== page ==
85. Context – a belief that a newcomer should always communicate and responsive to the existing
neighborhood.
86. Place – when we build a space for an occasion – based on a poem in 1962 titled “Place and
occasion”. Space is any three dimensional volume, meanwhile we call it a “place” where
something took place. Simply I understand it that: unused space is not a place. In architecture,
the writer wrote that the architect imagine anything that would happen when designing a space.
Is that mean that architecture is a precaution?
87. Phenomenology – which brings out something to reflect, to think about, to sympathize, into the
everyday.
88. Skin – elegant substitution of shed.
89. Computer-aided design – pre-parametric which exploit digital software capability to manifested
idea of architecture.
90. Rainscreen cladding – skin that meant for responding and manipulating nature.
91. Community architecture – when everyone might participate in design and construction process.
Building by all to all. Or in private building, the client involved in design or even construction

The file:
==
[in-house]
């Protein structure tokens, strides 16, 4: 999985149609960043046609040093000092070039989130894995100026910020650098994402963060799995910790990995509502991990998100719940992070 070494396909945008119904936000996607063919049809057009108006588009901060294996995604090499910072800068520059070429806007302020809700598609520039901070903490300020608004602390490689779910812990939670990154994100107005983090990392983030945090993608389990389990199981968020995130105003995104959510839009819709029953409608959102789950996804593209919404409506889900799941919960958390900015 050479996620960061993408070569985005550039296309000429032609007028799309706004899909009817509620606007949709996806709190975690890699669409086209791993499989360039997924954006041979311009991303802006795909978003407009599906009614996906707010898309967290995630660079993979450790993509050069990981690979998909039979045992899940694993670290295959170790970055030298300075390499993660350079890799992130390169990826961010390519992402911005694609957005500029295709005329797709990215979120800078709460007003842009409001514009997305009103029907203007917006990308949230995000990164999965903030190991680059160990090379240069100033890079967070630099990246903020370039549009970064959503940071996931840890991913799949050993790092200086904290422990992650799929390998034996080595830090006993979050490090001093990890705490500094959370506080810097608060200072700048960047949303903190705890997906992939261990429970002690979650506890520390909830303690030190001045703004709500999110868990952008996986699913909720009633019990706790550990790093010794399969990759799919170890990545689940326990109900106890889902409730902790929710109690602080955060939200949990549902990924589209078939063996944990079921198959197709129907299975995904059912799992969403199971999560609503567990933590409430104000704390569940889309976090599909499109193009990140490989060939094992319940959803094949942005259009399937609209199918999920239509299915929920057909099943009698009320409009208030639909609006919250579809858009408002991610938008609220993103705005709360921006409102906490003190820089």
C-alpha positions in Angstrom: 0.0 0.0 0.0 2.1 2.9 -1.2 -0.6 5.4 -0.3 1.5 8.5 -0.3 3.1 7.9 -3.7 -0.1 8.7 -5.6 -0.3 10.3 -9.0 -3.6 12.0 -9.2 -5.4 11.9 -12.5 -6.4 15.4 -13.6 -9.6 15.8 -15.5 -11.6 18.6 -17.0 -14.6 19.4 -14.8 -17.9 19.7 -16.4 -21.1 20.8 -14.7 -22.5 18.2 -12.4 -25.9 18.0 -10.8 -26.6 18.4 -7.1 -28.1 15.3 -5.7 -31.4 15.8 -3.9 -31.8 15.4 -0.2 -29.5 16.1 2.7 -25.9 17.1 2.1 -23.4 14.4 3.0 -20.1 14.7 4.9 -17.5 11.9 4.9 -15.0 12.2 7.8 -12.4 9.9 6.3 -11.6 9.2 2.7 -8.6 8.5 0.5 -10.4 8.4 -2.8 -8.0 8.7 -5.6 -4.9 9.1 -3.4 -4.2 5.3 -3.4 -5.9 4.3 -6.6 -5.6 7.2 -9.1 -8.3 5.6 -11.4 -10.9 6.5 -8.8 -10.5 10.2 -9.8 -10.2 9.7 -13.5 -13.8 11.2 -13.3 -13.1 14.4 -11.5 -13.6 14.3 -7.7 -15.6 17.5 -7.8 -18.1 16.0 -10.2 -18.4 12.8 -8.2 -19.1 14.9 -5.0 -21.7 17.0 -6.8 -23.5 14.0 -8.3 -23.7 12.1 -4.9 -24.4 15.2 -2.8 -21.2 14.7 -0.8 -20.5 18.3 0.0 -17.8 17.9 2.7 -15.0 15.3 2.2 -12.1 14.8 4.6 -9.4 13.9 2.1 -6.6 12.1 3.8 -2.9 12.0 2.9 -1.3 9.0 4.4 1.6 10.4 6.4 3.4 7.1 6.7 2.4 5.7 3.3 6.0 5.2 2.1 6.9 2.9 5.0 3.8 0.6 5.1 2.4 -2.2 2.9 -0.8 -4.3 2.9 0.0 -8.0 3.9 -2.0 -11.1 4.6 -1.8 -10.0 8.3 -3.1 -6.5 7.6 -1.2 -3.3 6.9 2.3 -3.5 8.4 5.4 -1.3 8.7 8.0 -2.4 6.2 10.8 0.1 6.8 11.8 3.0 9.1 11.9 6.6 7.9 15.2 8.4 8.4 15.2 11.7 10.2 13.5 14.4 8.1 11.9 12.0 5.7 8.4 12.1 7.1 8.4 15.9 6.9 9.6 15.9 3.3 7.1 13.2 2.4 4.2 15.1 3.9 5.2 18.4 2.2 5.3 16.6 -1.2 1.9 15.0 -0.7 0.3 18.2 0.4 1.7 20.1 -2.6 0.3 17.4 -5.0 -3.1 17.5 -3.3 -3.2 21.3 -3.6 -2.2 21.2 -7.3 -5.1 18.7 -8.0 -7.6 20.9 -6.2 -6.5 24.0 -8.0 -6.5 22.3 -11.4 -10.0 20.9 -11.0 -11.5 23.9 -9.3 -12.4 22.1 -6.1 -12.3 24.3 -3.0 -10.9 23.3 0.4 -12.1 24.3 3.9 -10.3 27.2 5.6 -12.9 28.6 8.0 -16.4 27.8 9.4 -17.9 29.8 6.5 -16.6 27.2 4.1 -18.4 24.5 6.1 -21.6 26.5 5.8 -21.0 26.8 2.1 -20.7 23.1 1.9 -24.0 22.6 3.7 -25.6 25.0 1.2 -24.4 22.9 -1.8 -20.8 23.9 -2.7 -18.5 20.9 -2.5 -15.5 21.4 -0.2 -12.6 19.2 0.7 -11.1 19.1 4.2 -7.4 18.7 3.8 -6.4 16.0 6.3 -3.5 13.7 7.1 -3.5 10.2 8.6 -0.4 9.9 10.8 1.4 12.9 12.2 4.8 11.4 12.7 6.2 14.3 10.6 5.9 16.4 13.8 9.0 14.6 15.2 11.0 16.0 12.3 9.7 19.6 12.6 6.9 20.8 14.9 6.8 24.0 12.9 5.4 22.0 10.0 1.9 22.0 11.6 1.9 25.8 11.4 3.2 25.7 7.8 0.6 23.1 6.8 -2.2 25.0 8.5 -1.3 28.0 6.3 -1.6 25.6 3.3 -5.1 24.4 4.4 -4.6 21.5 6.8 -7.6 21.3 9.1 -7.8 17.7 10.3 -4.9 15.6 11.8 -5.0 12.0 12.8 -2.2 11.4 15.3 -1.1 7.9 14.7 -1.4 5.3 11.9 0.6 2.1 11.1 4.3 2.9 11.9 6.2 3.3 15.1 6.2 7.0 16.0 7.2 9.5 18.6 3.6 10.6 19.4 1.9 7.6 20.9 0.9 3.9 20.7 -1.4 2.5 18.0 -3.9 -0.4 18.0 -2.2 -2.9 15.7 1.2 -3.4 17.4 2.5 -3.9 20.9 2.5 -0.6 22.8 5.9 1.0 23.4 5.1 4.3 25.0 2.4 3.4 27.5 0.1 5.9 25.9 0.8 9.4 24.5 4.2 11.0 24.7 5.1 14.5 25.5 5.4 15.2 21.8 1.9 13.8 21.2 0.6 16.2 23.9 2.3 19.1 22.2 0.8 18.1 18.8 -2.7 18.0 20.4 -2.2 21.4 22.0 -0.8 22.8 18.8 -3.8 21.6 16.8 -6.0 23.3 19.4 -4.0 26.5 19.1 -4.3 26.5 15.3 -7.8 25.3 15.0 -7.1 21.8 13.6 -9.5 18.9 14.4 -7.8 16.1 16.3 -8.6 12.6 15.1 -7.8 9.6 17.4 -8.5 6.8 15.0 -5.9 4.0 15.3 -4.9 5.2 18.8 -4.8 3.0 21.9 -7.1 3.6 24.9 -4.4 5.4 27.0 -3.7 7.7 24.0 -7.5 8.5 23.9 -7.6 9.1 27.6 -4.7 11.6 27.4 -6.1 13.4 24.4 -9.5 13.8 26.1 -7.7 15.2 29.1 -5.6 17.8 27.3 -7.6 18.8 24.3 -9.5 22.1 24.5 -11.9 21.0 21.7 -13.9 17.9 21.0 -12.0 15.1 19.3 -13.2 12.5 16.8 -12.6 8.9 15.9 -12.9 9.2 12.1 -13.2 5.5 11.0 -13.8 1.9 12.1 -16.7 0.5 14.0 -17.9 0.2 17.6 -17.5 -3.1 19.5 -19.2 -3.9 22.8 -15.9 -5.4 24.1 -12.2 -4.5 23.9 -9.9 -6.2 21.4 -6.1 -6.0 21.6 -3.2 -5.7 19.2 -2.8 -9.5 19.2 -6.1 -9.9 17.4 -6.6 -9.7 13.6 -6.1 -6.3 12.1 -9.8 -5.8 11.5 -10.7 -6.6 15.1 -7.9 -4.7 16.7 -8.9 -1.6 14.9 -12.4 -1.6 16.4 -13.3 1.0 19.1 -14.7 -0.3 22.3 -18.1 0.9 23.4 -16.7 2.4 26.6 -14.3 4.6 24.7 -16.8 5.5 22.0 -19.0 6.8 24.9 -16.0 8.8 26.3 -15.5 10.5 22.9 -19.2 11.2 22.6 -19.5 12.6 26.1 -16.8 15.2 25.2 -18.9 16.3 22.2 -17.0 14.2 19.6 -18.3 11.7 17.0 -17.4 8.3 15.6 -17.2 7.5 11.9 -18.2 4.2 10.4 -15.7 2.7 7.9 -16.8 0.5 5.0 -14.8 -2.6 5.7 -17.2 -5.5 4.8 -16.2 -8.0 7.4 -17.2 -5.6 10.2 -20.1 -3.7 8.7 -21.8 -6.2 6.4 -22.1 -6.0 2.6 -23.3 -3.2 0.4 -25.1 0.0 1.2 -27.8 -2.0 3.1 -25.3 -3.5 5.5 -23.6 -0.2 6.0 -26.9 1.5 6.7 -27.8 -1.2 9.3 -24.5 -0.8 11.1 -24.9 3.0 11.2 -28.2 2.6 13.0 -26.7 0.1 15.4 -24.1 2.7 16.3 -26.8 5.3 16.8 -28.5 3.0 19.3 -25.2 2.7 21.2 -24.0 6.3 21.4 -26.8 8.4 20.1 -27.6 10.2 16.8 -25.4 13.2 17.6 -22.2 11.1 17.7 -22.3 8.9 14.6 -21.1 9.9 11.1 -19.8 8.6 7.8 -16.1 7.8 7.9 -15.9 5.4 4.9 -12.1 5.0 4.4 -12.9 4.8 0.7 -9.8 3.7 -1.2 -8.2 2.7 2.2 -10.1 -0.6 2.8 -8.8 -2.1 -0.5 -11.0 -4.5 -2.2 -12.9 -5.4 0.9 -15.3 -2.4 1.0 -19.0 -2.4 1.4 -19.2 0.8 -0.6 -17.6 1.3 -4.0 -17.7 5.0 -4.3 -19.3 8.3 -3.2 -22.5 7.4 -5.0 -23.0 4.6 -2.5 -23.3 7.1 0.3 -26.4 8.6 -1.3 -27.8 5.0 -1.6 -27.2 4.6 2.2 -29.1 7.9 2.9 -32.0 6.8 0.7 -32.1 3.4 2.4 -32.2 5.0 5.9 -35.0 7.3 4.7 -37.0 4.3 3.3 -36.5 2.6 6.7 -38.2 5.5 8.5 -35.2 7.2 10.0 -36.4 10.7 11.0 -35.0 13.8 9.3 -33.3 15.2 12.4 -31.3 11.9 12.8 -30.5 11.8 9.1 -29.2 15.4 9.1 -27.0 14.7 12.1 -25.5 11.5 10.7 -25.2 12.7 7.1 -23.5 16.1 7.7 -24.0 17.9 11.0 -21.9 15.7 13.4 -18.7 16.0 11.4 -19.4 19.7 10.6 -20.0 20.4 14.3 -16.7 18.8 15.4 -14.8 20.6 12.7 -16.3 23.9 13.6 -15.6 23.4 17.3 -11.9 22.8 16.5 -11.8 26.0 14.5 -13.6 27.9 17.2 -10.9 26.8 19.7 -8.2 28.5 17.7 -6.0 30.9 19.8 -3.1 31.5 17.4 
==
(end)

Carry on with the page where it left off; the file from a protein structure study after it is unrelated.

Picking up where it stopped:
itself
92. Universal design – embracing people with diffabilities.
93. Design and build – architects in charge not only in ideas and design but also the whole
construction process.
94. Passive design – additional exploration from rainscreen, to control interior thermal comfort
without electrical heating device which use additional energy expense
95. Sustainability – when architect concerns to make the world last longer.
96. Deconstruction – there’s no ideal form, they said. This is probably one of the most unpopular
moment of architecture today, highly criticized as well. Many people found Gehry’s and Hadid’s
design so strange and even ugly. Some still considered it pretty and iconic. I myself think that
those buildings are pitiful. Not something I would preserve if not for the sake of history.
97. Bigness – Put many buildings into one mould and create the big one.
98. Fold – concept of fold structure might be learned from origami. But no, the writer refers to
contemporary architect which use parametric design such as Greg Lynn and also Seattle Public
Library by OMA. Koolhas building is not about fold. Some Frei Otto structure might talk about
fold but the Seattle Library? It’s all steel framed structure with irregular sloped form. If the
seattle library talks about fold, so does all the cubes and rectangular buildings.
99. Parametric design – when manual calculation are impossible.
100. Everyday – here is the interesting part. The everyday. Is it means we refer back to
vernaculars? Is it means as in Le Corbuiser’s idea that the machine-like and engineering design is
preferable? Or is it means that architecture is a fashion, where familiarity is preserved?